His arms and body waste, but are supply’d
With yellow eyes that glare from side to side.
His nails grow crooked, and are turn’d to claws,
And lazily along his heavy wings he draws.
Ill-omen’d in his form, the unlucky fowl,
Abhorr’d by men, and call’d a screeching owl.
—Ovid, The Metamorphoses
Gaius wakes up hungry and with his senses on fire. Something is wrong, tugging at his sense of protectiveness with supernatural force. As he emerges from the ground he hears little girls crying, and finds the horribly decayed bodies of both Felix, Beatrix’s ghoul cat, and the Black Cat, torn to pieces.
From within the house, he hears a growl, and his ungodly sense of urgency impels him inwards, to find Vigilius, eyes flashing yellow and muzzle red, having torn out Lucius’s throat.
The Marius’s first instinct is vengeance, and so propelled he destroys the Strix-possessed dog with fire, so surrounding it with flames that the vessel is destroyed, and the entity cannot escape. With its dying thought, it praises his anger and lauds his frenzied vengeance. “You have learned well,” it whispers, a whisper that will echo in his mind long after the greasy flames have dwindled.
Though torn with indecision, Gaius decides to embrace Lucius, the beloved nephew now his second childe. He teaches the neonate to feed, and brings him to the evening gathering at the Amphora, to begin his education in the ways of unlife.
That evening, Nocturna tells the group that she has gotten a mysterious message from her sire in Illyria. It says that that sire’s own sire has vanished in Rome and, when the Augurs of the East were consulted received the message:
Cunctator was the first. Others follow. A vow broken, vengeance sought. Owls take wing.
There is no further message, but the name of the missing sire, Sextus Petronius Aquilina, and a request to investigate his disappearance.
The group leaves the drinking establishment, passing Violia’s new, rebuilt establishment, the Red Amphora. As they pass an alley, Lucius scents blood.
Exploring, the group finds the rapidly cooling body of a messenger bearing Crispus’s insignia, his purse missing and his finger chopped off. They search the body and discover that he carries two messages—a personal one to Gaius and a formal one for the Vicar of Rome.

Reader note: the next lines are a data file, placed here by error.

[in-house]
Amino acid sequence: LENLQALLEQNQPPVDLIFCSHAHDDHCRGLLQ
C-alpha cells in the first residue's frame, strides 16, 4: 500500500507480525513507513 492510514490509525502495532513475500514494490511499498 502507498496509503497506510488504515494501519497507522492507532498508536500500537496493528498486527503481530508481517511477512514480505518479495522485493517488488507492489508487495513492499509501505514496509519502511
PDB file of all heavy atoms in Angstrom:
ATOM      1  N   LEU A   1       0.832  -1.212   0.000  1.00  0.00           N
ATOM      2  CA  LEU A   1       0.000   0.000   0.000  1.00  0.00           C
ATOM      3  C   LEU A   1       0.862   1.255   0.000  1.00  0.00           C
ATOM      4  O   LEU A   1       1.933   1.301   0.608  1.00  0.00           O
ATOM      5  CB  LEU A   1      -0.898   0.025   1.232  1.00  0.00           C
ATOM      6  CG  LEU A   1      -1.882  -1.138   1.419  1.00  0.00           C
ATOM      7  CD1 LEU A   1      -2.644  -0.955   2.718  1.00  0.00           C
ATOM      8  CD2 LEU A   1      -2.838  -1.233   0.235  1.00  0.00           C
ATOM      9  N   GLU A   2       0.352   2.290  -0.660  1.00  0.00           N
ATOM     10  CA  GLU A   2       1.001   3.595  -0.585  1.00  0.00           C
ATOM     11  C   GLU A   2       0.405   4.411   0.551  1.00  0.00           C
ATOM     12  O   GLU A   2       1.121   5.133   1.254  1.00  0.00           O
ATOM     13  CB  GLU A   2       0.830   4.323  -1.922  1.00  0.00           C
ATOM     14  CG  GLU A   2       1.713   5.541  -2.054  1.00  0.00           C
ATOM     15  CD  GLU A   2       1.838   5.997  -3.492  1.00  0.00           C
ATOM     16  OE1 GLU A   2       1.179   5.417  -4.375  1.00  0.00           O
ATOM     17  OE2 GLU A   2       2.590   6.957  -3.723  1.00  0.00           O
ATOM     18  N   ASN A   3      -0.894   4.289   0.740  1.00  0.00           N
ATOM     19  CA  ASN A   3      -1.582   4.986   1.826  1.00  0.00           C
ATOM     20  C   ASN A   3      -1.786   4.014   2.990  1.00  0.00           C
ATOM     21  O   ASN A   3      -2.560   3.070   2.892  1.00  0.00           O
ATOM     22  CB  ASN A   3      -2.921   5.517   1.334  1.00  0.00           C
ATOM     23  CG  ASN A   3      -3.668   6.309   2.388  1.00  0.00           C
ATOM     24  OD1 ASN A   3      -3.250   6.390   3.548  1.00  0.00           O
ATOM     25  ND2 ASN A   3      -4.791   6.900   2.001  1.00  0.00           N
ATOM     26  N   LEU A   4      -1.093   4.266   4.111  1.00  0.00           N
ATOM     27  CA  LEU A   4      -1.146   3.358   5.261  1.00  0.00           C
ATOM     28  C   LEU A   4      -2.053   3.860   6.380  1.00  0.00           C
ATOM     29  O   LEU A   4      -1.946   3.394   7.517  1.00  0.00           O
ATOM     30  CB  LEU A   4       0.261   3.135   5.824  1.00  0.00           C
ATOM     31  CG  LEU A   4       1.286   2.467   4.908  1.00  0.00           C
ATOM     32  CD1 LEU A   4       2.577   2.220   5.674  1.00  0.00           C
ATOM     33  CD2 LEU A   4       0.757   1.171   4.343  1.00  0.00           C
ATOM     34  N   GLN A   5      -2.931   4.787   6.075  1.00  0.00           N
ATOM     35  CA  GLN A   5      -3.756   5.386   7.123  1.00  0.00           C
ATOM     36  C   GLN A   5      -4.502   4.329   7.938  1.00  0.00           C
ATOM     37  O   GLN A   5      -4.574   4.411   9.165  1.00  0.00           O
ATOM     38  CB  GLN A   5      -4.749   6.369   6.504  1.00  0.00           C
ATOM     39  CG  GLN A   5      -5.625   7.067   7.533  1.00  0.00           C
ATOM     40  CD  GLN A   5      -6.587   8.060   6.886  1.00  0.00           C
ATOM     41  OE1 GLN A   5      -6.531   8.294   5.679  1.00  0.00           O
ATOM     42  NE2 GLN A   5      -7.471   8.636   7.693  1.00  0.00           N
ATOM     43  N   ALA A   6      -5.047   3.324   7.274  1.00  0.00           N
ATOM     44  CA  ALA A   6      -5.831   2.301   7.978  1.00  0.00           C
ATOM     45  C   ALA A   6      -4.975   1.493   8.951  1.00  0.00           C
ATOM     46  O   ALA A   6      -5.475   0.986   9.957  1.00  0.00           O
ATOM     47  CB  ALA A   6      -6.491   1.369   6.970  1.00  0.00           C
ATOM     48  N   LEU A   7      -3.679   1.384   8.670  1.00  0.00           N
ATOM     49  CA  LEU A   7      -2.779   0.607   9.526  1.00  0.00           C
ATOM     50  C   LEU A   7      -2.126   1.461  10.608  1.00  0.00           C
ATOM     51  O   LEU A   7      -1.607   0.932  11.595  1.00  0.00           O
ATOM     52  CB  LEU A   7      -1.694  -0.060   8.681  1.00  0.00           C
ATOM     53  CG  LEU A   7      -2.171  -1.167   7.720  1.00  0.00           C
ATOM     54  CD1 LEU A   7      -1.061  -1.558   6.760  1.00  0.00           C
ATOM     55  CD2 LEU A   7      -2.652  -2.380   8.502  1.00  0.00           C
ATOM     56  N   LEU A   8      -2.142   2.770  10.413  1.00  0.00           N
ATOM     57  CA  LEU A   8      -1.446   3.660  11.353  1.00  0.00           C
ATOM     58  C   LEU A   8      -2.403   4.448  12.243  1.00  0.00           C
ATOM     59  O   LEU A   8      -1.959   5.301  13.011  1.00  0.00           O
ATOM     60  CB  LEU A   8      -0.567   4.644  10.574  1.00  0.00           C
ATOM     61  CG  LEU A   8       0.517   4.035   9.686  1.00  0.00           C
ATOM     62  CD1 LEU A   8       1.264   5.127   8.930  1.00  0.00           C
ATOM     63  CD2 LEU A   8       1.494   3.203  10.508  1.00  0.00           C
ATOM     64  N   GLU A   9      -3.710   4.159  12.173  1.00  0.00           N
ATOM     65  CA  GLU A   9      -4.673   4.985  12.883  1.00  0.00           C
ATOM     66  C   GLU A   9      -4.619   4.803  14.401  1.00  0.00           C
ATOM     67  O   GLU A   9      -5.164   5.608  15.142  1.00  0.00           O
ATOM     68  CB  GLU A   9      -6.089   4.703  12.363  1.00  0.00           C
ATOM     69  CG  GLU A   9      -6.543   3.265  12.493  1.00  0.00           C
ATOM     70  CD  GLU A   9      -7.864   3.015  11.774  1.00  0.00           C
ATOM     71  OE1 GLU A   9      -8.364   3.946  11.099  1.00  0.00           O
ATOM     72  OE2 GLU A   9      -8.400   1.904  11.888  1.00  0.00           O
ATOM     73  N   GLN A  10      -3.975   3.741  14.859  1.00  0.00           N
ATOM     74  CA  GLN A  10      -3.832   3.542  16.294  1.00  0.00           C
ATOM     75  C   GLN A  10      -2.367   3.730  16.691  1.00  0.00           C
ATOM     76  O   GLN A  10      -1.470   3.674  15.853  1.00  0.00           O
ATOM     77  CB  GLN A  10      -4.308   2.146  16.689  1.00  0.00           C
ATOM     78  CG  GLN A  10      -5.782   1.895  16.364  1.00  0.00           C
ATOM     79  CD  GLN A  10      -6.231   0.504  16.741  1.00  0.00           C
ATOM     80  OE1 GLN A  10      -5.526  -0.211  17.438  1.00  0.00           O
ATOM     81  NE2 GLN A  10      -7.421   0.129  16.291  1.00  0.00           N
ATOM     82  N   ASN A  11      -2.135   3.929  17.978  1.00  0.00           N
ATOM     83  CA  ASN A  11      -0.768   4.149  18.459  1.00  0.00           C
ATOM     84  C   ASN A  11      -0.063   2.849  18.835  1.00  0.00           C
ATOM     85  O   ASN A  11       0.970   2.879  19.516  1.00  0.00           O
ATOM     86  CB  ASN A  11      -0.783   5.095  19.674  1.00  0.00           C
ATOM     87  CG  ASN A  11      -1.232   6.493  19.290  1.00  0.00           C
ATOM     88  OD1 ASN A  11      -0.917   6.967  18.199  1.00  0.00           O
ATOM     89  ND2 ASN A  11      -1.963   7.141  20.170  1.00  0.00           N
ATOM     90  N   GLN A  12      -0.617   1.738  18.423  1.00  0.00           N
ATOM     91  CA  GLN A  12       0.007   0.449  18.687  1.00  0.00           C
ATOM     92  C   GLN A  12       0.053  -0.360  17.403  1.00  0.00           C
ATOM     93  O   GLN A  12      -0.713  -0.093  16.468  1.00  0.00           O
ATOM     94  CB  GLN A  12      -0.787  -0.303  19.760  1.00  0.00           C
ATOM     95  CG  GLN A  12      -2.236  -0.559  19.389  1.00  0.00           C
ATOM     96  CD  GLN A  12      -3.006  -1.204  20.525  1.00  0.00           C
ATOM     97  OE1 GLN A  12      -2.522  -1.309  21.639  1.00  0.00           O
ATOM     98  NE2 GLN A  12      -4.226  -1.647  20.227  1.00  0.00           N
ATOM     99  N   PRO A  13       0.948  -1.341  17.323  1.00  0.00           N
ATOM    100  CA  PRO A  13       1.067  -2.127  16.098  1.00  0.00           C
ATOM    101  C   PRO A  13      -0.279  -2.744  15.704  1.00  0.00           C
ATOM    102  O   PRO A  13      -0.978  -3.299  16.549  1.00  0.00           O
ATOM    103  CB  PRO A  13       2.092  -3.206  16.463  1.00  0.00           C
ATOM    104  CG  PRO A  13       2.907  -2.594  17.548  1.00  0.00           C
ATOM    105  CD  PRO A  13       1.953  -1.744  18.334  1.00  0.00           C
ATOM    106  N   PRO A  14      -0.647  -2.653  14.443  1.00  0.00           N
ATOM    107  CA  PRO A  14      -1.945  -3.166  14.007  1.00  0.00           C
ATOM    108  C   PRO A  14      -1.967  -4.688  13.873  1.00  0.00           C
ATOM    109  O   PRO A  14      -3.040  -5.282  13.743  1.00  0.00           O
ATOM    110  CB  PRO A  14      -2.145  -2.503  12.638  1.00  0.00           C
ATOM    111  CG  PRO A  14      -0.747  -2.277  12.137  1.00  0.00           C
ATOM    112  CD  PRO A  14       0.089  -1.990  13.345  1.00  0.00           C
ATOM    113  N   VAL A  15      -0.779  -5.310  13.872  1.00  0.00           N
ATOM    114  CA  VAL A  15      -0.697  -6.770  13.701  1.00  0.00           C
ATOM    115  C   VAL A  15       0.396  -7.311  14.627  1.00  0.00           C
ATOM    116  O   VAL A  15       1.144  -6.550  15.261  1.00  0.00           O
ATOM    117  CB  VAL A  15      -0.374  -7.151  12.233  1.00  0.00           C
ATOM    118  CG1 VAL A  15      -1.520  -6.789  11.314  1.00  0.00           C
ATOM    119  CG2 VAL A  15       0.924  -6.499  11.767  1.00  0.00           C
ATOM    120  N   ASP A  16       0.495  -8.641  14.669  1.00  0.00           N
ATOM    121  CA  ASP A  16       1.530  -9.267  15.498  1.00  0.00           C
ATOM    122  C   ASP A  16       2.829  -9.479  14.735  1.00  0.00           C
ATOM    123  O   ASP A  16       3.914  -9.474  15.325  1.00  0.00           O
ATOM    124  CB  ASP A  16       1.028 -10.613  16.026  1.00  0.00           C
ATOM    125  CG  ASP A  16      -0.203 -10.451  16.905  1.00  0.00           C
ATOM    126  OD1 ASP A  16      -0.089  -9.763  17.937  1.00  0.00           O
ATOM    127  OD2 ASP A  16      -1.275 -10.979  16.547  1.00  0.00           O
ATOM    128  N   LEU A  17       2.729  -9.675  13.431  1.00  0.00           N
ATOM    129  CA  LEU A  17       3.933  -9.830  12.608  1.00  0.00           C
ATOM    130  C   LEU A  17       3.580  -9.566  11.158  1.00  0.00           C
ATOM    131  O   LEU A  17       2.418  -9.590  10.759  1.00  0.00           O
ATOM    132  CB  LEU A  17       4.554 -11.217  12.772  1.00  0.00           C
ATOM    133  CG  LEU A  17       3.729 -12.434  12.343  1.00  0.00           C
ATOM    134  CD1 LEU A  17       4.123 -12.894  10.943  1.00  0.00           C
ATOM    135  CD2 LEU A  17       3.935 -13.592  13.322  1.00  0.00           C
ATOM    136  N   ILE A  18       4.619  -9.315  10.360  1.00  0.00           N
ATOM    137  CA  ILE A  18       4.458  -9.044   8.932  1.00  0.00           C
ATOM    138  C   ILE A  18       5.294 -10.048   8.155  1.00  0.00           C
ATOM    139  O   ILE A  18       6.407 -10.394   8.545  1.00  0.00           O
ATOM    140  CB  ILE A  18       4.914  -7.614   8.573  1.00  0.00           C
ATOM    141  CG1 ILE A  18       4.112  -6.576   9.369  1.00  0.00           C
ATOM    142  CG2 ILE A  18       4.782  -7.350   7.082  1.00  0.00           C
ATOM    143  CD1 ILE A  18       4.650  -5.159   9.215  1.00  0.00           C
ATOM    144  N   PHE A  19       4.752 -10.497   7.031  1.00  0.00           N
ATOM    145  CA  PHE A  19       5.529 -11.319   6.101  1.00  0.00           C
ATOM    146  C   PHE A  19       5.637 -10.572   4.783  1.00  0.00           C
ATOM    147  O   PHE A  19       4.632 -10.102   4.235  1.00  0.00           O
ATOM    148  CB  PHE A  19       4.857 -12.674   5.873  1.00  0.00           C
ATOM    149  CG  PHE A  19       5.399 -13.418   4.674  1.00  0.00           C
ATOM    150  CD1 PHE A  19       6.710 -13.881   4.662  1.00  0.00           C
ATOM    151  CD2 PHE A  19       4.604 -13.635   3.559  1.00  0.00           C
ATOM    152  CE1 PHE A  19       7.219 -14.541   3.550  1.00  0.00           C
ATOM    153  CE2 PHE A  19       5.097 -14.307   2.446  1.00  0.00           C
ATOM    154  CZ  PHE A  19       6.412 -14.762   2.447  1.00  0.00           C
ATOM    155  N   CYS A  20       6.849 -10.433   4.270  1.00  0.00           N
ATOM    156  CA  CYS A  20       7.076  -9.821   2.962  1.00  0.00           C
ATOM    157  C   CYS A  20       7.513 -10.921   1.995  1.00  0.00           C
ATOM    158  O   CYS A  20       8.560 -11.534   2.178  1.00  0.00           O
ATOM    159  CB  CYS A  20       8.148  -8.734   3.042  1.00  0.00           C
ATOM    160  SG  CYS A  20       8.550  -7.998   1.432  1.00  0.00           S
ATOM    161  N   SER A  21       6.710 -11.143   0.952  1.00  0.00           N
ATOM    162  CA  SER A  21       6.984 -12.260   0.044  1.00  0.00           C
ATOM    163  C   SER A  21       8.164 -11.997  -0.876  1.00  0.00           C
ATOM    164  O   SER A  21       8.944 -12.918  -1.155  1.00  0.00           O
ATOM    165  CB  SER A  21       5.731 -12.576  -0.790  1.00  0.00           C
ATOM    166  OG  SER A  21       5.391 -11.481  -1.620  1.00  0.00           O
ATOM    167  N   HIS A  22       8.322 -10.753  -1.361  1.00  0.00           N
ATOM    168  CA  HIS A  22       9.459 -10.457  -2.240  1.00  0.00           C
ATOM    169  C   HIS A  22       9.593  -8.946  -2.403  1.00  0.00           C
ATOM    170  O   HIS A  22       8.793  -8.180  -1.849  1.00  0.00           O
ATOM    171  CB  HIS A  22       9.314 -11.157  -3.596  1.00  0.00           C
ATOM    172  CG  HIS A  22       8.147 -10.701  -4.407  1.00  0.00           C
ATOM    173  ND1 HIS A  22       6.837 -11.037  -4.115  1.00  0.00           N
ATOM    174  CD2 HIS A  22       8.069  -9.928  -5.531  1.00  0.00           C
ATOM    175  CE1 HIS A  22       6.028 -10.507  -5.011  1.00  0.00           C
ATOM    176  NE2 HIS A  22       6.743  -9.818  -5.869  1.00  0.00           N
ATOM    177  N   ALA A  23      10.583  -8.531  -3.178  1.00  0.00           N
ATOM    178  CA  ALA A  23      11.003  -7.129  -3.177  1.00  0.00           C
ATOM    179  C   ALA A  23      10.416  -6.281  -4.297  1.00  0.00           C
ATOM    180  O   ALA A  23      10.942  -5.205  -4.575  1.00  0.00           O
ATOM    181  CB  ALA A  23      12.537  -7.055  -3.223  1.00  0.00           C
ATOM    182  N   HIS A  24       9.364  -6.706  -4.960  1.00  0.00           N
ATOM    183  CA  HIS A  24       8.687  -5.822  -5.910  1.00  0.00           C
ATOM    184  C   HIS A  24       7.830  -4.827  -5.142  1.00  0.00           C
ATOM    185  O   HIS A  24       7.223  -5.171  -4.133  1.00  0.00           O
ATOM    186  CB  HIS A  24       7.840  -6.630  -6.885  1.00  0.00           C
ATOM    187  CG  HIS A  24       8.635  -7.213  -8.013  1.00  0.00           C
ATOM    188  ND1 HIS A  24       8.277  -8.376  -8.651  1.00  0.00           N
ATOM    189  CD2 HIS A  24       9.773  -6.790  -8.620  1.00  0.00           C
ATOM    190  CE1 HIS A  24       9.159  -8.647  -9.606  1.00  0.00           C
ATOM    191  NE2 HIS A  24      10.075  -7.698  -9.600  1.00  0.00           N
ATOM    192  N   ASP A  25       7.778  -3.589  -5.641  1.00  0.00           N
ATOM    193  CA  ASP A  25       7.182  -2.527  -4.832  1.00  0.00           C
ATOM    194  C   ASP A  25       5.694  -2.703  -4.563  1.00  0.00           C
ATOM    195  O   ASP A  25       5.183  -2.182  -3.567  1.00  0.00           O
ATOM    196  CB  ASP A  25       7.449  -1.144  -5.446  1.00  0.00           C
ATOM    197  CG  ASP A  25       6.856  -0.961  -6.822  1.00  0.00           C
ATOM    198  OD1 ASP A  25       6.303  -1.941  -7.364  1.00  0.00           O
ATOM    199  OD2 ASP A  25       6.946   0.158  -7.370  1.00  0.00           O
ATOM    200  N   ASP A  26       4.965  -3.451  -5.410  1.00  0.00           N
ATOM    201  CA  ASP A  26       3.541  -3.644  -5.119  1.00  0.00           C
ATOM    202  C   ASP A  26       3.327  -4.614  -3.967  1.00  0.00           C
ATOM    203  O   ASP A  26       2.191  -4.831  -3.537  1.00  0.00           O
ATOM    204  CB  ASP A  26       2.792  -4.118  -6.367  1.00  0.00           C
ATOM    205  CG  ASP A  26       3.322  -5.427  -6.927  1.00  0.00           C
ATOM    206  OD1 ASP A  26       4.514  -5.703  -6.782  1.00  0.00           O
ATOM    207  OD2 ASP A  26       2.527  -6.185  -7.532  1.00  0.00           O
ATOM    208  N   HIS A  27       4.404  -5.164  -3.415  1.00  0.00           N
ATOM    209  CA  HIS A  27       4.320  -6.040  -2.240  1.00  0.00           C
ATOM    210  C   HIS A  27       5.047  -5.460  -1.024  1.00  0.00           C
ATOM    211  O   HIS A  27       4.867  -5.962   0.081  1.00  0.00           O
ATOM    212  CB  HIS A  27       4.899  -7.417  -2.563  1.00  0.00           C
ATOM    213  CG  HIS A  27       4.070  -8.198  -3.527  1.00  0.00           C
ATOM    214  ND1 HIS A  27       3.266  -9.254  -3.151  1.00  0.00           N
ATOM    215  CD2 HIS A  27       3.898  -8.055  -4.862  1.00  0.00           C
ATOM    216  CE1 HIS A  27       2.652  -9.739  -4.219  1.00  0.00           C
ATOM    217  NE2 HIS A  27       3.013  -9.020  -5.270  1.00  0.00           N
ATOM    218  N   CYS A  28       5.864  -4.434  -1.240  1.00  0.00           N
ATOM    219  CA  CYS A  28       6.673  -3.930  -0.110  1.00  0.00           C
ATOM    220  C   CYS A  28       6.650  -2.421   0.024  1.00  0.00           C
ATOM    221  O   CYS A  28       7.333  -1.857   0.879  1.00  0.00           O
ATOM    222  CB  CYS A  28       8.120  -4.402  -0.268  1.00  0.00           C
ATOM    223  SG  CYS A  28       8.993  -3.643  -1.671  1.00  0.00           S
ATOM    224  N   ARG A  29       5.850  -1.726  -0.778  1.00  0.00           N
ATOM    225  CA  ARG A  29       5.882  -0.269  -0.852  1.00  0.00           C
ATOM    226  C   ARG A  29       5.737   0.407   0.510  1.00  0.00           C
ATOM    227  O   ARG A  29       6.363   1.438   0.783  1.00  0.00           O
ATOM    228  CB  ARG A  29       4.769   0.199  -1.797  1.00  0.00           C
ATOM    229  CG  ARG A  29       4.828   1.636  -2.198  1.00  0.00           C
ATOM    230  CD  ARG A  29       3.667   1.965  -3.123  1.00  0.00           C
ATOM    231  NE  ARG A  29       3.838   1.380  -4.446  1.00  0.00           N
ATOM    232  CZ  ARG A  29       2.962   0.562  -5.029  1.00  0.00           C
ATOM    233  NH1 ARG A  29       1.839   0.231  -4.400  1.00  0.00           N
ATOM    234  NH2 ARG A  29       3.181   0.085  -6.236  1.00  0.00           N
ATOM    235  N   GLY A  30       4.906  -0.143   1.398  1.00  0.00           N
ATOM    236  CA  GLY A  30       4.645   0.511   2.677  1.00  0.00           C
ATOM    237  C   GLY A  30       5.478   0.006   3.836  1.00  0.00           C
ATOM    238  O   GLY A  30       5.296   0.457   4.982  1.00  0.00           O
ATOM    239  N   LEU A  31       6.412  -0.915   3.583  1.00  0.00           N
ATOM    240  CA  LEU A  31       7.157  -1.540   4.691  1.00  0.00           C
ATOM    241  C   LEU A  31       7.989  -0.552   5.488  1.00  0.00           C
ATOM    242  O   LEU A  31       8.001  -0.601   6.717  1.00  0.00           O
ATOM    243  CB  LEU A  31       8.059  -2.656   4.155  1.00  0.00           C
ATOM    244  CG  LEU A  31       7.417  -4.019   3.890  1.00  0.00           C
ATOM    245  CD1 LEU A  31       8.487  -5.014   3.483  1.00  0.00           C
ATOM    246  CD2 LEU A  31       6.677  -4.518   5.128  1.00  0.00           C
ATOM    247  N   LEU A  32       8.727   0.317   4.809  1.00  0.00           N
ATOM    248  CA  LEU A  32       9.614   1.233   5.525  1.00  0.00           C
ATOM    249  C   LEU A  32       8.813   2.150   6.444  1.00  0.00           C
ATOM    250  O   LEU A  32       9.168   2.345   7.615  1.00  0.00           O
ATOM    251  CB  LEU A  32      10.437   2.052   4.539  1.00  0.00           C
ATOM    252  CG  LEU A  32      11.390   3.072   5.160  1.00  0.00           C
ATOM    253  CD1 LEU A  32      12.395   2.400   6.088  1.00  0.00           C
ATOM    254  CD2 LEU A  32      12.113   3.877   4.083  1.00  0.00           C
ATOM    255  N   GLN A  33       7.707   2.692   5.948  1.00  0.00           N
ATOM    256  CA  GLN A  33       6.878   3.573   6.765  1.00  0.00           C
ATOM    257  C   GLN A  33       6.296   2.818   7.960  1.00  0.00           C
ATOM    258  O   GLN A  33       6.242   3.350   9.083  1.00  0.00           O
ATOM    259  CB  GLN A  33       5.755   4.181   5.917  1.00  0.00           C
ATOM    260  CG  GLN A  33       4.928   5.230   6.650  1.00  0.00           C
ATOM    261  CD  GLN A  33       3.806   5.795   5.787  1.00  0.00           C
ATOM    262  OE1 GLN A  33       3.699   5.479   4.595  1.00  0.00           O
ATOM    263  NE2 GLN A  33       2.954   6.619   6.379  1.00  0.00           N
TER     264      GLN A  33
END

The one to Gaius, from Crispus, says cryptically “I do not know whether your sire was involved, only that the wrong words were whispered in Julian’s ear.”
The official message, invoking the God of the Christians, tells that the pagan emperor has been killed in battle, struck down as he pursued the Persians, foolishly neglecting his armor in his haste to give chase and strike a decisive blow. Sadly for the Apostate, the decisive blow was struck by the foe.
The message specifically asks that the receiver of the message not spread the rumor that the emperor was struck down by an angel of God. It may be true, the writer says, but still the rumor would cause disaster. The new emperor, Jovian, has retaken the Christian faith, and marches to Byzantium.
• • •
At the news of Julian’s death, the Senex is plunged into chaos. Members of the Lance successfully call for Octavian’s ouster as leader, but Rhetrix (having succeeded the missing Hostilinus) is too new to have enough support to replace him. From the back of the hall a voice shouts, “You might as well elect Herennius Lanista.” The general response is…who? But the voice shouts it again, and others—swept away by the moment or just amused by the chaos—take up the cry . . .” Lanista! Lanista!”. The crowd parts around a short, chubby, undistinguished Julii, who shrinks from the attention, then turns and flees the Camarilla, quickly followed by supporters, detractors, and the merely curious. After all, if there’s one thing the bored and malicious Propinquii enjoy, it’s a good spectacle.
The coterie rather than joining this mod instead follow the Legionnaire who shouted this ridiculous suggestion. Gaius recognizes him as a basic foot soldier, undistinguished but honorable. However, the soldier seems different, and taunts the group, speaking of the night long ago that they stole a prince from him. They realize he’s speaking of their first encounter with the yellow-eyed demons, the night Crispus was embraced.
Gaius wields a torch and the soldier’s eyes flash yellow. A cloud of smoke escapes, and the body sinks to the ground, clearly dazed but back to his usual self, unaware of what he had done.
Meanwhile, down the corridor, they see a crowd around Lanista, Victrix at his side. There is a flash of steel and Lanista falls and, as the crowd parts, a flaming torch is thrown. By the time the group arrived, Lanista is destroyed. They question Victrix but she tells them that while she had her blade at the ready, she was waiting for word from Bassianus before acting. The crime scene bears out her story and the crime goes unsolved, at least for now.